Burning like two laser beams through the branches of an Acacia tree, the leopard’s gaze fixes on a point far in the distance. We’ve been waiting almost two hours for the sluggish cat to make a move, and now our patience is finally paying off.
Leaping from the tree, she heads towards the thorny scrubland, stealthily lifting one paw in front of the other as if to steady her stare. Head lowered, her shoulder blades bulge at right angles, giving the sultry cat a silhouette to rival any Eighties power-dressing soap star.
Her glassy green eyes are fixed on a troop of baby warthogs following their mother to a den. Alert, and with every well-oiled muscle fired into action, the killing machine makes chase - and we follow suit.
Zig-zagging through grassy mounds, the air exploding with high-pitched squeals, it takes less than two minutes for the opportunistic predator to snare a pair of piglets, her sleek rosette-covered coat now stained ruby red with blood.
Sighting a leopard is difficult, seeing a kill is rare, and being the only vehicle present to witness the event is almost impossible. But it’s episodes such as this that make Kenya’s Masai Mara conservancies arguably the best place in the world for a big cat safari.
In 1997, Kenya Wildlife Service launched the Parks Beyond Parks campaign, outlining an eco-tourism initiative where local pastoralist communities could benefit from leasing land to tourism. In 2005, the first conservancy in the Mara was set up at Ol Kinyei, and there are now five projects bordering the National Reserve.
Mara North, where I begin my stay at the nature-embracing Elephant Pepper Camp, is one of the largest conservancies, with 12 camps spread across 90,000 hectares, and conservancy fees, paid by every visitor as part of their bed stay, shared between a management body and 800 landowners.
But the benefits are twofold; while the Maasai people profit from a growth in tourism, guests also enjoy excellent wildlife viewing.
The number of camps in each conservancy is restricted and no day-trippers are permitted, meaning vehicle density is exceptionally low, and it often feels like the vast plains and palette-plundering skies belong solely to you.
But despite negative reports of packed, camo-clad mini buses distressing wildlife, the National Reserve is still teeming with game, and is also the only place to watch the Mara River’s famous migration crossings.
The Mara Plains Camp, which straddles the Mara North and Olare Motorogi conservancies, offers guests a day pass to the Reserve as part of their stay.
With palatial, colonial-themed tents, it’s undoubtedly the most lavish camp in the Mara, but the greatest luxury afforded guests is the flexibility of game drives.
We set out at 5.15am one morning, to find a leopard nursing her cub at the bottom of a small ravine on the border of the reserve.
Unlike the solitary and powerful predator we’d spotted days earlier, this is an altogether different creature; gentle, caressing and playful. We spend an hour, alone, watching the two-month-old cub nuzzling, pawing and even biting its mother for affection. Vehicles can’t officially drive through the reserve until 6am, so it takes them some time to interrupt our intimate display.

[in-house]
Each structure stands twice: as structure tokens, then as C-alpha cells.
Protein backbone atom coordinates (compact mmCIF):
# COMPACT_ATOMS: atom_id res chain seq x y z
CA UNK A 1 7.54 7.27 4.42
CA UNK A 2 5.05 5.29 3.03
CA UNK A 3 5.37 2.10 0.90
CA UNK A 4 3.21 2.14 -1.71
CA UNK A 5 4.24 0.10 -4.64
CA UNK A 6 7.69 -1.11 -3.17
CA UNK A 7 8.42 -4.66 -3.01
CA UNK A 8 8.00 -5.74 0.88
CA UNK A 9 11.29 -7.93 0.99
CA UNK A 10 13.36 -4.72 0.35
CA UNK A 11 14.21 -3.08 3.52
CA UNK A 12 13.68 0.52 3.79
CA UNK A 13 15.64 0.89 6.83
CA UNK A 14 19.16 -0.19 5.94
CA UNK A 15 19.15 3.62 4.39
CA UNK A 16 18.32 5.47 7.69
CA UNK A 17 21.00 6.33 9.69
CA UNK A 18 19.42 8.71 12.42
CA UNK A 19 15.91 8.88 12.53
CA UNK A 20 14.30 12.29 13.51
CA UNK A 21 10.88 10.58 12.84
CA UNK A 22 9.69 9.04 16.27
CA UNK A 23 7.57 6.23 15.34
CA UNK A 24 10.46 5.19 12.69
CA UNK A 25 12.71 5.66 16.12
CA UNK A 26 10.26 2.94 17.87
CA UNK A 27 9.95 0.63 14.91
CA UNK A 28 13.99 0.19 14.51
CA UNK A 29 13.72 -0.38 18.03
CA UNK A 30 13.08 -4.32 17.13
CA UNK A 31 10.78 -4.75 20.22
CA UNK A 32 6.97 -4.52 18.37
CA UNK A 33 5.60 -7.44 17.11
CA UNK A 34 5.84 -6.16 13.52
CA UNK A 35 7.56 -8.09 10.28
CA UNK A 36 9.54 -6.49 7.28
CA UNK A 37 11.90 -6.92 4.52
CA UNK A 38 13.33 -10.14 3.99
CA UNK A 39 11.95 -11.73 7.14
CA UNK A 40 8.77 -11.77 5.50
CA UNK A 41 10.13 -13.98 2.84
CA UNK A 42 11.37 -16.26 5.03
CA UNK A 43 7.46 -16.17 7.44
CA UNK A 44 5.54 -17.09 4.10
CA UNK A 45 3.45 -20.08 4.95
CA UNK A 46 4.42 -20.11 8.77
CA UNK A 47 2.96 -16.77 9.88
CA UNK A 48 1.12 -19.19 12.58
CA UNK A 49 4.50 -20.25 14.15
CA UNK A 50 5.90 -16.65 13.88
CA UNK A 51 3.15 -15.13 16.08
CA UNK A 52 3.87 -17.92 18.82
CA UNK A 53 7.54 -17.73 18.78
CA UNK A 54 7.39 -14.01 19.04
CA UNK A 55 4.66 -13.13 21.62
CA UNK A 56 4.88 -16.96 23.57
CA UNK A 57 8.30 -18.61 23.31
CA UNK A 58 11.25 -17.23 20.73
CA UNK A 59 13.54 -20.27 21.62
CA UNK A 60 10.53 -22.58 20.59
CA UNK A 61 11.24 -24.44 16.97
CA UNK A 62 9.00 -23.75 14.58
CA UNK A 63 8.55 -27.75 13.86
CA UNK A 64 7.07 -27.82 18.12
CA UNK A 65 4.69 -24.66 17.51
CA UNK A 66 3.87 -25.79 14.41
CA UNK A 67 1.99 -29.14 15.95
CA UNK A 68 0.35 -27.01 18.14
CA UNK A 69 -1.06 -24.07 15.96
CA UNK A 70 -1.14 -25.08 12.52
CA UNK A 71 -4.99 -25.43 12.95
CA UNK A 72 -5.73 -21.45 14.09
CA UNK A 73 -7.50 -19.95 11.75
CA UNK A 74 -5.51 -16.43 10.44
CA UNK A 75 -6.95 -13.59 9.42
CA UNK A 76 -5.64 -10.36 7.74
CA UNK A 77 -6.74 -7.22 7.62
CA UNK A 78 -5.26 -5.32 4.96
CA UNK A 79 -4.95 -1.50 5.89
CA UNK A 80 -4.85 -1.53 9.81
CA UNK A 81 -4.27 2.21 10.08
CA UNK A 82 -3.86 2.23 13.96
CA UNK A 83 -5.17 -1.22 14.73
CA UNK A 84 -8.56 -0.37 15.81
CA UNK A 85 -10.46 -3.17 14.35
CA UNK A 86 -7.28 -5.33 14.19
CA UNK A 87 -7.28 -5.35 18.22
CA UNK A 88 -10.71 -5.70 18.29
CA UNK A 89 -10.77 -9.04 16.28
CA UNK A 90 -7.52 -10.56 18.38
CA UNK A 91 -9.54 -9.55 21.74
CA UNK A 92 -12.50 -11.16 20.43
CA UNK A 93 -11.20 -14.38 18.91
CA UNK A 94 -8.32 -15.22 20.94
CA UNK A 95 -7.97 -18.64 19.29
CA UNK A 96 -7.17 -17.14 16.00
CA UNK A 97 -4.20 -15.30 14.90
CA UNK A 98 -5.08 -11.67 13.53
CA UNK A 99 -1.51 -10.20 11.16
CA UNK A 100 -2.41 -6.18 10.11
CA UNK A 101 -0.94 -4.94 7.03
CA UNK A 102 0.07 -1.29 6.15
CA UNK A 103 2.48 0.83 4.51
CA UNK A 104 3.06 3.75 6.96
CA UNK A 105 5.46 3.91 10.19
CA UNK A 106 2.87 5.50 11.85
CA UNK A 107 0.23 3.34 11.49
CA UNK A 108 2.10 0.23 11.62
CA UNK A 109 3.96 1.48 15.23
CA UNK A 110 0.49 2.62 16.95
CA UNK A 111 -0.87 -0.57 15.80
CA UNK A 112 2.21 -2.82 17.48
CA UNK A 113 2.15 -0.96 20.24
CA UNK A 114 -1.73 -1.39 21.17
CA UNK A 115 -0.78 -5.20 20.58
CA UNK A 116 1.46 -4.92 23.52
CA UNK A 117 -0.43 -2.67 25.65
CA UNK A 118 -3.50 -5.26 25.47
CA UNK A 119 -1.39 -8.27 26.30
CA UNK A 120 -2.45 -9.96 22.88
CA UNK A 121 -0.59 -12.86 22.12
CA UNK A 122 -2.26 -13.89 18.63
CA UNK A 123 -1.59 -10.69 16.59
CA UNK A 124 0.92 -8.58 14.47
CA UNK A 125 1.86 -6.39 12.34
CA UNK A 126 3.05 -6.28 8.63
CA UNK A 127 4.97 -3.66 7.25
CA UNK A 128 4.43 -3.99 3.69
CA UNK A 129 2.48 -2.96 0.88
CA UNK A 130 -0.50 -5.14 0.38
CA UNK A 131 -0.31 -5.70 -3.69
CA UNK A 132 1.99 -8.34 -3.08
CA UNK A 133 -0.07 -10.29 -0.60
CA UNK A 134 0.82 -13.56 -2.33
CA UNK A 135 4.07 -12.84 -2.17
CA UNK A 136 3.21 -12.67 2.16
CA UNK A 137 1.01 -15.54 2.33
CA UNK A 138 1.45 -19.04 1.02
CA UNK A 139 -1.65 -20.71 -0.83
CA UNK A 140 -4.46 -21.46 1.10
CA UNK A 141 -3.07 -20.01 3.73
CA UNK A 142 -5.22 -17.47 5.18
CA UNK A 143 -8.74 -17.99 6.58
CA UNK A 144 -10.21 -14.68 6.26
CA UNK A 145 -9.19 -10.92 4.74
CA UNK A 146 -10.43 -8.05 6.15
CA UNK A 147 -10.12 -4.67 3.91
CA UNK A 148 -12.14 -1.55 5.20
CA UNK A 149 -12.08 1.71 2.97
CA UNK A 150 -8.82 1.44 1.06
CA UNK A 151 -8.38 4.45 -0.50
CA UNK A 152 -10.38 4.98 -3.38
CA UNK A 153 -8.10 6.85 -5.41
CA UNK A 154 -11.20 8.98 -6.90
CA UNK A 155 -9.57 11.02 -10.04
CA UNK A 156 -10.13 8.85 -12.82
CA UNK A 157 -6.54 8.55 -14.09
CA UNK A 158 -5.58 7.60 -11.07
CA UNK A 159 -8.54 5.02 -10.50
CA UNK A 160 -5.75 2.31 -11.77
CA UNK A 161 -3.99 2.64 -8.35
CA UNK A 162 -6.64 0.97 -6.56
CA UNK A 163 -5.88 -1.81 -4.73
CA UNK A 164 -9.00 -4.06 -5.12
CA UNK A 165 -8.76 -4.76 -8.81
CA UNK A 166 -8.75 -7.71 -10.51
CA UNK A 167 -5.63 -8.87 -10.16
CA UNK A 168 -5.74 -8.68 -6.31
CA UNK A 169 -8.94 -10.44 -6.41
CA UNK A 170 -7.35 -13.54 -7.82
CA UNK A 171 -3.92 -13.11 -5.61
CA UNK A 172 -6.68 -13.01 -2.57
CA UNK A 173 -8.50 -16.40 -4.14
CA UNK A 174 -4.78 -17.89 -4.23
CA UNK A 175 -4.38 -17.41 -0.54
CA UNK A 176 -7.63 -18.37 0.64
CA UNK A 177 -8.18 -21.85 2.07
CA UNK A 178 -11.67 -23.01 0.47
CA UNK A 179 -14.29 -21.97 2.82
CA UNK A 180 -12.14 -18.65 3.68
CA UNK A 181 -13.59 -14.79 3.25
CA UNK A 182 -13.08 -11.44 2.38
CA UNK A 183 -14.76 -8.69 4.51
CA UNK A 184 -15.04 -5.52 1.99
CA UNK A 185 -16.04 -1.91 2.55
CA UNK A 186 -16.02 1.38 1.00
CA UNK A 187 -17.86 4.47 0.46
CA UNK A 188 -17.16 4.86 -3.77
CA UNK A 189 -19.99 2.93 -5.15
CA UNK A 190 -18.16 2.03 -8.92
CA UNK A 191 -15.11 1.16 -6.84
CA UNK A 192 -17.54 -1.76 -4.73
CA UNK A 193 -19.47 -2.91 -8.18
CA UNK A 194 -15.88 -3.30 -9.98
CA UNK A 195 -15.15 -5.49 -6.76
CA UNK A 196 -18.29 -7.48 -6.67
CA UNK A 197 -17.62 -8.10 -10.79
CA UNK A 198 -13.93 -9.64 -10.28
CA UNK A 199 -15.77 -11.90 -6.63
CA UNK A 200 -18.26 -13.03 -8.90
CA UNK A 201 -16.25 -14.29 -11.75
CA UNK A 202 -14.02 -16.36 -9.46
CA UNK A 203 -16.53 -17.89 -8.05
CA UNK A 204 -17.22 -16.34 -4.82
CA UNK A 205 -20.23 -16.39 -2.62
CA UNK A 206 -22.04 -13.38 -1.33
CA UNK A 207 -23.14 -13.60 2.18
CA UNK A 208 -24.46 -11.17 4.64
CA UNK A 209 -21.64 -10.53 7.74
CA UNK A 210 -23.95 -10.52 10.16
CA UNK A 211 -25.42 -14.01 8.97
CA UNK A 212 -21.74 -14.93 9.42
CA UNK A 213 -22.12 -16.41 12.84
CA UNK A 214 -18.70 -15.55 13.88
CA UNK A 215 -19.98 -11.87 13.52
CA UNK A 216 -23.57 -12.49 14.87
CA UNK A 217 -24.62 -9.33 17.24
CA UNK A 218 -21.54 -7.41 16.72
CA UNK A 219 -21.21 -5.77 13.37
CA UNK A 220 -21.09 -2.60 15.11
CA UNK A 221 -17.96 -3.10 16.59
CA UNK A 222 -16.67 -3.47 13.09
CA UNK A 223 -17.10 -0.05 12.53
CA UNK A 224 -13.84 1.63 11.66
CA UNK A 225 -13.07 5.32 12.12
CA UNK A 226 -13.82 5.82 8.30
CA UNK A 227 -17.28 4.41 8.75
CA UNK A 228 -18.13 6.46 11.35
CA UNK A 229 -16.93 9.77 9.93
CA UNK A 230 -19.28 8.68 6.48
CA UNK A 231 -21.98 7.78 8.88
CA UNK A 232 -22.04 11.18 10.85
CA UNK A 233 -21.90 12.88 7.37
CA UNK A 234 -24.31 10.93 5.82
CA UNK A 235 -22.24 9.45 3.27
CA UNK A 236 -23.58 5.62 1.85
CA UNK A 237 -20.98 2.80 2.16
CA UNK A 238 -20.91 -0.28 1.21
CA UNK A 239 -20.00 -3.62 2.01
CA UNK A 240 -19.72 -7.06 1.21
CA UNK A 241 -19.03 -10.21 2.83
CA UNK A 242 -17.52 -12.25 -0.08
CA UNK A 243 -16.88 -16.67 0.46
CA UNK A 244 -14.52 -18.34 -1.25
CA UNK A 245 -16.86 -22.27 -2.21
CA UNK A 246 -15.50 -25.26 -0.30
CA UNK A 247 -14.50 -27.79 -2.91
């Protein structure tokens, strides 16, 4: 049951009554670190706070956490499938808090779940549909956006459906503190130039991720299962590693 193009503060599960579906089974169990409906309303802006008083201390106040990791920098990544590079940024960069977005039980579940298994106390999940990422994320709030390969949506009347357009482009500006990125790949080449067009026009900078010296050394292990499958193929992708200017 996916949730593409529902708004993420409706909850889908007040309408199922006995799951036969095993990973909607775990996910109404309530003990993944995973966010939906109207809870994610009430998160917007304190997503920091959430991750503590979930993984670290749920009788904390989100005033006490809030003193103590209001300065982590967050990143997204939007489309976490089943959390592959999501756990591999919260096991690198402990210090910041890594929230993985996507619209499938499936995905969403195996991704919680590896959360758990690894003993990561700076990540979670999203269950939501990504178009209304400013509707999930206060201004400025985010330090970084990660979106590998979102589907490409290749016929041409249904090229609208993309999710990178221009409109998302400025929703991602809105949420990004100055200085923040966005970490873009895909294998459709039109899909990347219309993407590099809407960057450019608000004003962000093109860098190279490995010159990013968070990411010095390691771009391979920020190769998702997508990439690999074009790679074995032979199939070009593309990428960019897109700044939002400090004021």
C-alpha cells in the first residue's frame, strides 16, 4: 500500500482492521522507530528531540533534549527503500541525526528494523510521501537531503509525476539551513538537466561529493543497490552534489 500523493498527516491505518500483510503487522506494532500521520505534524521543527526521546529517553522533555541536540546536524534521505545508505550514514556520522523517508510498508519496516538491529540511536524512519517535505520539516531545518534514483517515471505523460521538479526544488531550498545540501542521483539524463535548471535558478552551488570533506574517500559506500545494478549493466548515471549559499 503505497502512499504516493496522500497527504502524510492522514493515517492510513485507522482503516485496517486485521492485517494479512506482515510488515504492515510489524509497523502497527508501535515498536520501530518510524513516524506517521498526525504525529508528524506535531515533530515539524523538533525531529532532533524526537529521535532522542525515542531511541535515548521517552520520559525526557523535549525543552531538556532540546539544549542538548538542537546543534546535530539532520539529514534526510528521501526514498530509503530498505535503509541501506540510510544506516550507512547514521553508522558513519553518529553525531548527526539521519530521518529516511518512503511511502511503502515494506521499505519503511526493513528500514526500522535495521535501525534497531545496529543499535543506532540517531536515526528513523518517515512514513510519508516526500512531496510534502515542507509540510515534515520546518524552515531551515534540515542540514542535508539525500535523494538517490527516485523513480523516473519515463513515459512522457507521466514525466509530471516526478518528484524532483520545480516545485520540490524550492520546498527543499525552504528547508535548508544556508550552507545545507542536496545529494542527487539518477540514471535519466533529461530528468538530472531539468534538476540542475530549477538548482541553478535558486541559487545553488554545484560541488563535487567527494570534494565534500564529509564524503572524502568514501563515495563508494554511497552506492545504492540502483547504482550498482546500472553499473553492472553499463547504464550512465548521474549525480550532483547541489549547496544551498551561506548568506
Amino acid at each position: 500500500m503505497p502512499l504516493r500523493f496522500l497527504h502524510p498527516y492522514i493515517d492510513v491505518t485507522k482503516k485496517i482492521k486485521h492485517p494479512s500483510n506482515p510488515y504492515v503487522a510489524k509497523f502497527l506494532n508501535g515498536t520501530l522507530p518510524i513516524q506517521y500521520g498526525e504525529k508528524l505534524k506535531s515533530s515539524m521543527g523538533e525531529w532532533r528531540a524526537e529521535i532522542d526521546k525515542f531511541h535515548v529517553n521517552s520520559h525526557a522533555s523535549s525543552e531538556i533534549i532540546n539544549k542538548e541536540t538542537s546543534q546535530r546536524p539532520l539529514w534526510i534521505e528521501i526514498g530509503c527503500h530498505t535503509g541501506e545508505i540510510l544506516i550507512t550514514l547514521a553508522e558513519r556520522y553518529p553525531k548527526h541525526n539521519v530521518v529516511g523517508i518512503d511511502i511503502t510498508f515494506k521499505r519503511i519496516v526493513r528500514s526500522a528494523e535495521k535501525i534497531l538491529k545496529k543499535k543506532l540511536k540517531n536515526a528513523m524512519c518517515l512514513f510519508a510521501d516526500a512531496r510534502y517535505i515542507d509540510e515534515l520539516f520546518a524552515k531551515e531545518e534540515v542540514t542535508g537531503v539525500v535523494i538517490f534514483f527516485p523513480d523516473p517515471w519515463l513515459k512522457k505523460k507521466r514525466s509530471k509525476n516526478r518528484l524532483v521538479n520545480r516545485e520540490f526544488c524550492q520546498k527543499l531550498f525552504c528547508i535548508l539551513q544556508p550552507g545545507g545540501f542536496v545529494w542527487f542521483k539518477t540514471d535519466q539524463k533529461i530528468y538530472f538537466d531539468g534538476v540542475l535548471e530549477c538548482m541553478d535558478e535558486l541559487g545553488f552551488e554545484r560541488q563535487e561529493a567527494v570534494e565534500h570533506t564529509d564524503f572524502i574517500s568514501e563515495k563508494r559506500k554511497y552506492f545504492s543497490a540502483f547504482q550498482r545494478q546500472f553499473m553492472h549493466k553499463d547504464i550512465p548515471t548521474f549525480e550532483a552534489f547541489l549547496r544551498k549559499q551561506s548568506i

With a packed breakfast and lunch in the vehicle, there’s no need to return to the lodge, so we maximize our time on the action-packed plains.
A spotted hyena rips into the belly of a fallen wildebeest, snorting hysterically to call other members of the pack, while a few kilometers away, Martial eagles hunt surprisingly resilient mongooses that fight back with the ill-judged bravado of David challenging Goliath.
Long after dark, we listen to lions hunt a herd of wildebeest, with thousands of eyes glinting like fireflies in our spotlight, as the ungainly creatures break into a stampede. Finally, we return to camp 15 hours after we first left.
In Africa, overall, the lion population is declining, but in the Mara - and particularly the Naboisho conservancy - numbers are booming.
“We’re very proud of our lions,” says Val, who manages the excellent six-tent Kicheche Valley Camp with her husband Brendon. “In 2011, we had barely any, but now we have one of the biggest prides in the Mara.”
But an abundance of lions isn’t good news for everyone. We go in search of Nabiki, a four-year-old cheetah who recently gave birth to four cubs. With so many predatory big cats around though, it’s unlikely they’ll all survive. Having hidden her young in the thickets, we find Nabiki hunting for prey, but with little energy left in her gaunt, frail body, any attempts are quickly aborted.
That night, we sit around a campfire, listening to hippos lolloping in the river. We haven’t seen another person or heard another vehicle all afternoon. That silence and seclusion is precious, and testimony to the success of the conservancies.
Their future though, is precarious.
“The Mara is on a lifeline at the moment,” admits Roelof, blaming Ebola and terrorism fears - both, in reality, far removed from the Mara - for a drop in holiday bookings to Kenya. “It’s struggling for survival.”
He’s right. Persuading Maasai to swap grazing land for wildlife will only work if the project is financially successful, so tourism is a vital link in the chain.
During a week in the conservancies, I’ve seen, heard and sensed more than in every safari I’ve been on combined.
If bookings do remain static, I fear it’s not just the Maasai who’ll be missing out.